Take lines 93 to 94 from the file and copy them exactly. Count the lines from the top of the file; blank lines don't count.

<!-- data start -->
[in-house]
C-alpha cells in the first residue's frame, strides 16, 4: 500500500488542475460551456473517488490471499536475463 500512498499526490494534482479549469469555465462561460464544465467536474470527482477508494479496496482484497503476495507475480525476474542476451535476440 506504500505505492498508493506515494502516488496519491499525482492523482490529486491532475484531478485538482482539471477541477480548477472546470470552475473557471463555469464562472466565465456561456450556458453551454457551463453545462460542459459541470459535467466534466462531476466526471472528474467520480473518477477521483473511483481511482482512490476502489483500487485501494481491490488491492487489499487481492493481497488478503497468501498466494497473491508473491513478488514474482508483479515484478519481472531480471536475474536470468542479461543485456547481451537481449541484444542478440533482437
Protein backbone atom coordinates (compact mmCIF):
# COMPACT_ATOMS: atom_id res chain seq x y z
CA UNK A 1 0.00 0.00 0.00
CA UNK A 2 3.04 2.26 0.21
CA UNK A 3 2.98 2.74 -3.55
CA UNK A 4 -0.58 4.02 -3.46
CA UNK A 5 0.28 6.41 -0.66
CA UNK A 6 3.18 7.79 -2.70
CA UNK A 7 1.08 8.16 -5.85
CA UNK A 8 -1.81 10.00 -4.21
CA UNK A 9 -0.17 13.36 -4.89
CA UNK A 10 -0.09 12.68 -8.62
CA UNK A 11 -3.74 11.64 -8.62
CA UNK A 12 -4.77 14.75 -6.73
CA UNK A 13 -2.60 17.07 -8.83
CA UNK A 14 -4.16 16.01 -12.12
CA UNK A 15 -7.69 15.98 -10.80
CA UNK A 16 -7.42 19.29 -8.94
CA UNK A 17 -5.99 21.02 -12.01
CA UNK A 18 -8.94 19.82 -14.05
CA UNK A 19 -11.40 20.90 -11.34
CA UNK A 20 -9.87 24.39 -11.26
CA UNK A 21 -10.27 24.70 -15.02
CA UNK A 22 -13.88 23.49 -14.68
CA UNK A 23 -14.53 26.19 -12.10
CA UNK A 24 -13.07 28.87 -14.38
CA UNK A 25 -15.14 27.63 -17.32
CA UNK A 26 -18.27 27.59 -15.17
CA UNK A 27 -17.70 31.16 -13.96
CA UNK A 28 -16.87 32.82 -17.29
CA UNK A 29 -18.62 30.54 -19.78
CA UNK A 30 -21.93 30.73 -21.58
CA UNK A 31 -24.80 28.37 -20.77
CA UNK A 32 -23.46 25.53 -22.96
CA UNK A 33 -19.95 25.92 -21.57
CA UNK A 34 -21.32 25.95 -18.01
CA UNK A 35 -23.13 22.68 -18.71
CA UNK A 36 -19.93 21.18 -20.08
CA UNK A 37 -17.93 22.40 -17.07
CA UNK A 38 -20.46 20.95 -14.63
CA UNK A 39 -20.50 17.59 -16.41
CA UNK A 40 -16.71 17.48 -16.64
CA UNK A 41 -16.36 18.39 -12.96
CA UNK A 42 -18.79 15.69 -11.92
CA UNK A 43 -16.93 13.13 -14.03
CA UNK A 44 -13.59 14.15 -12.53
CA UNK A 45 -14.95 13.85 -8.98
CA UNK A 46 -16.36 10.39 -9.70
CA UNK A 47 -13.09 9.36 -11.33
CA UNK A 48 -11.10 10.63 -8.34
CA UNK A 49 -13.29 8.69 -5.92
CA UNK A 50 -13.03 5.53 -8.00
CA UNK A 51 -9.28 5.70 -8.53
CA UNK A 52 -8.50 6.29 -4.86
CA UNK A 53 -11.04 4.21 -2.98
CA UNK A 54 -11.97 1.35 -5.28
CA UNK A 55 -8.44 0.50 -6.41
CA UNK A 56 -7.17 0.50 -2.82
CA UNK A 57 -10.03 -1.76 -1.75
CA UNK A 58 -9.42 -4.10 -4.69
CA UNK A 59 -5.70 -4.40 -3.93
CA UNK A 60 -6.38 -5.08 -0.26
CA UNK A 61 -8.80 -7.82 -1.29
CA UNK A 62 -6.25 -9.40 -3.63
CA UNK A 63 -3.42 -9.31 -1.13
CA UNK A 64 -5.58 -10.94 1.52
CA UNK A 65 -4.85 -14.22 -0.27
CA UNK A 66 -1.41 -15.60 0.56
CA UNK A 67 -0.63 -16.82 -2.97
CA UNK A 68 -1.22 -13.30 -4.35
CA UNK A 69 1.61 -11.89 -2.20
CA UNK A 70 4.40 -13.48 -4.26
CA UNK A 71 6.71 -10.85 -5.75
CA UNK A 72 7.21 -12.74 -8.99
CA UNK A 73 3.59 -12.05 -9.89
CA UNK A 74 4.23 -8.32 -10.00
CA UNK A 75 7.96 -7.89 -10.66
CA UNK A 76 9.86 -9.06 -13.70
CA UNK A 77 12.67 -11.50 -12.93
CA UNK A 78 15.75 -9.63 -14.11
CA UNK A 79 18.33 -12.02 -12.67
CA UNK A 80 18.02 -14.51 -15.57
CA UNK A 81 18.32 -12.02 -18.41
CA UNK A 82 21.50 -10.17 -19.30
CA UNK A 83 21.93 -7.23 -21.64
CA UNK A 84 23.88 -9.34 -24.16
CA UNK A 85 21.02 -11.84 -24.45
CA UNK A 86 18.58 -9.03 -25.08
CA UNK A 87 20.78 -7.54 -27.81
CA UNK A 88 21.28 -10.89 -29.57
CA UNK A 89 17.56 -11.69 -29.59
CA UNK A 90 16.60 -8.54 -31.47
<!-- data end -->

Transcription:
CA UNK A 89 17.56 -11.69 -29.59
CA UNK A 90 16.60 -8.54 -31.47